find a credible consensus.
Kaplan: I agree completely, Abbie. I think there are
some simple, small steps that can be taken. The vast
majority of Ph.D. economists, including economists at
the Fed, never talk to a policymaker except when they’re
giving a briefing to somebody at the Fed. So they have no
concept of what the questions are that active policymakers
are grappling with. At the same time, policymakers
have no sense of what questions are easy for economists
to answer, that we know a lot about, and what are questions
that are just like, wow, that’s a great question, but
to be honest, people will be thinking about that for all of
human existence, and sorry, we’re just not going to be
able to give an answer on that one.
The other practical step is to collaborate with policymakers
on research projects from the conception stage.
Policymakers are more likely to pay attention to work
when they have a vested interest in that work.
Research often proceeds by answering relatively
narrow questions deeply, and this can be criticized
as narrow or incremental progress. Of the ideas that
you’ve discussed, how much might they move the
needle to advance economic opportunity and inclusion?
Is there an argument to be made that incremental
change has value too? Should researchers and
policymakers focus mainly on one or the other?
Wright: I think it’s true that over the course of the history
of economics, we’ve gone from talking about the biggest
questions of all—Why are some countries rich and others
not? Is capitalism the right way to organize society?
What role for government is there?—and we’ve increasingly
moved to narrower questions we can answer more
accurately. But I think there is value in talking about the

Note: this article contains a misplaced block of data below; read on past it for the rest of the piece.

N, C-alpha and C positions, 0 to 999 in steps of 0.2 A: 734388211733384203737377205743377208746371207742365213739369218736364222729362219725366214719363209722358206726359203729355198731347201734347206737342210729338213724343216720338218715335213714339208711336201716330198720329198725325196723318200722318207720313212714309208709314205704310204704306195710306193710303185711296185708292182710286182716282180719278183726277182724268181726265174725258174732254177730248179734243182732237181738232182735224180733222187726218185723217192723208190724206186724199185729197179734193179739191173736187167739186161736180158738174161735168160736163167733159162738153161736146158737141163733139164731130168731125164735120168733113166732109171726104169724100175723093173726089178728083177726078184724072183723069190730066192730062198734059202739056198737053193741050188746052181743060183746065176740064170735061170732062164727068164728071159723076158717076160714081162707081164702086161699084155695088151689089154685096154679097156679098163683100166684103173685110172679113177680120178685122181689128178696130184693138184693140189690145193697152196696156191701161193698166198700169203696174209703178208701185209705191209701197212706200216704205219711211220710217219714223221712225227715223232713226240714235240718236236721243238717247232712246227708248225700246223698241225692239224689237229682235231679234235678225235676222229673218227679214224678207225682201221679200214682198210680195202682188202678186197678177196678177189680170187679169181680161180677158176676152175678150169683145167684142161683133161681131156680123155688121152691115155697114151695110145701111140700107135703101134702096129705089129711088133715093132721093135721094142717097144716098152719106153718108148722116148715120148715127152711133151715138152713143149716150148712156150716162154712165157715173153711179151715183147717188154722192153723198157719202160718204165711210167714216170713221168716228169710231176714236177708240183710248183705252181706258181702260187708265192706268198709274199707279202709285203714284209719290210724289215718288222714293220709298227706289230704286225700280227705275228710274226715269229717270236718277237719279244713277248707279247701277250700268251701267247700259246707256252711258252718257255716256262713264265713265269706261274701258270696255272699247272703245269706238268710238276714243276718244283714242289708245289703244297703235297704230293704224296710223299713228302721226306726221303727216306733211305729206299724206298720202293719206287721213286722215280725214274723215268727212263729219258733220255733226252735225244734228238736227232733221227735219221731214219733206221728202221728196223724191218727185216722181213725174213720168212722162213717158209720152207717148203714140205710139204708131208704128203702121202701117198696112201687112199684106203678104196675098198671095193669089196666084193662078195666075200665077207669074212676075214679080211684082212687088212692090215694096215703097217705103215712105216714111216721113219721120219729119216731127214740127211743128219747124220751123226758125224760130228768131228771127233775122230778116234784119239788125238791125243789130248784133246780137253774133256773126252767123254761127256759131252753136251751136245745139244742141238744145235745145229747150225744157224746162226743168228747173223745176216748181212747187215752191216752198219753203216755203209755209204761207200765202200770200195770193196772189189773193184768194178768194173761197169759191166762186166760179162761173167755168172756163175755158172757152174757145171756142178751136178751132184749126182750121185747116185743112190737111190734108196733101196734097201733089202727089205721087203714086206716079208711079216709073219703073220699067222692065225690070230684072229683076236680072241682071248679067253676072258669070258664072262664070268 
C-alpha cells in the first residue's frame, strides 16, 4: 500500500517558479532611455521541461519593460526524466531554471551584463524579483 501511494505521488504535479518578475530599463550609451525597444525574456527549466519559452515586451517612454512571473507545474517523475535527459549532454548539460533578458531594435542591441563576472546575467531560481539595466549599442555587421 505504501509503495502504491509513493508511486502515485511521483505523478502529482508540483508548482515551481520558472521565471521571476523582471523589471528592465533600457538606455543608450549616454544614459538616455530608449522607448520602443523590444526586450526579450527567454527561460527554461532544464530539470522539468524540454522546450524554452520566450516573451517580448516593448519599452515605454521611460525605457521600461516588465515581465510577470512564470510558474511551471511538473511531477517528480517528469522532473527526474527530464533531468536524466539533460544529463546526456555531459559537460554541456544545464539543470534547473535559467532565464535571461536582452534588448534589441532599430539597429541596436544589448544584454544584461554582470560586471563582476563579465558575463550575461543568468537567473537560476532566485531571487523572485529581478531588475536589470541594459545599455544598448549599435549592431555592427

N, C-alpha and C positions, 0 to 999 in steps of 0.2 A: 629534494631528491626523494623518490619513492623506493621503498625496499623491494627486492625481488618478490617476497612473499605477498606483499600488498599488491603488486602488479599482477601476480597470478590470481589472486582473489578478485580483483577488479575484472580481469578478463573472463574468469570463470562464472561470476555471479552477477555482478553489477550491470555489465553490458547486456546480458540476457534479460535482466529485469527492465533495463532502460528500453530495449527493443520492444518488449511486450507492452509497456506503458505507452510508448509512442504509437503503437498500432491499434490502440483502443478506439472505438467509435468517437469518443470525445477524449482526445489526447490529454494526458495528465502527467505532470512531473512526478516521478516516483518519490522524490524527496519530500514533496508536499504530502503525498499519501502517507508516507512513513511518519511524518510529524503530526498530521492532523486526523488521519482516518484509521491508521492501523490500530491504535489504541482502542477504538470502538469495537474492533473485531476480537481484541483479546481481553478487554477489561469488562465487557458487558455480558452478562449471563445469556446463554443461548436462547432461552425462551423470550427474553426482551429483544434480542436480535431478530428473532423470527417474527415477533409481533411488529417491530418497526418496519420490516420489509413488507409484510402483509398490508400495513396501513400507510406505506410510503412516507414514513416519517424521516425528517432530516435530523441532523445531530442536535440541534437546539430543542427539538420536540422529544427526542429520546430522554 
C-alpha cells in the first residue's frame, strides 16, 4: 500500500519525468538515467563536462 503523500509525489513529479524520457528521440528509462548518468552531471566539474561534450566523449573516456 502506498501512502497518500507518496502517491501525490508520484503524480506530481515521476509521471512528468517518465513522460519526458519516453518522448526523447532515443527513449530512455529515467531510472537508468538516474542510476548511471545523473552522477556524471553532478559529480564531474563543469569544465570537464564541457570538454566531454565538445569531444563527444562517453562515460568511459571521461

big questions, too.
But can you identify these things in advance? All
research starts with a question. Sometimes it’s a small
question. The answer is almost inevitably going to be
incremental. Sometimes it’s a big question, and the answer
is almost certainly going to be many steps away from practical
application. I think you have to do a bit of both.
Darity: I definitely think we should ask ambitious
questions. And I think we should recognize that there
have been many policies that have been adopted in
this country that were far from incremental in character,
such as the Homestead Act of 1862, the G.I. Bill in
the 20th century—these were not incremental policy
changes at all. The New Deal itself was not an incremental
I think the tools that economists have customarily
used have been best suited to trying to evaluate incremental
changes. That means we have not been able to
really assess the scope of nonincremental policy changes.
Kaplan: I think there is a role for thinking about these
big-picture questions. For example, over the past 25 years
we’ve learned a lot about fiscal policy, monetary policy,
labor market policy, and competition policy through
many smaller, incremental projects. What if we now got
to design a policy environment or an institutional environment
from scratch using this knowledge we have
acquired? What would it look like? This “ideal” policy
might not be attainable, but I think it’s a useful exercise
to explore—what have we learned about the big picture
and where nonincremental change might lead us?
Wozniak: There seems to be a potential for policies
that seem incremental to actually be relatively transformative.
I’ll give a very negative example. Imagine
you were sitting in the room when someone suggested
implementing redlining. Someone would say, we’re
going to lend, but just not to this one neighborhood over
here. That might have sounded like an incremental policy
And in fact, it was tremendously destructive and had
generational impacts on American cities and on American
communities. So I think we need to be cautious
about thinking that what we are looking at is an incremental
policy, when in fact, potentially the long-run
impacts are really large.
Fortunately, there are positive examples too—better
access to early nutrition for children as well as to Head
Start and Medicaid. Some of these sound incremental,
right? But it turns out that, for instance, early childhood
nutrition over the course of a couple early years is transformative
for those children, and it’s not that expensive
or hard to do.
This is a great thing economics does: It looks at longrun
impacts. We can use our models in ways that suggest
what those impacts might be. I think it can be a helpful
role for us to push back on this idea that we have to
choose between ripping everything out at the roots or
just tinkering at the margins.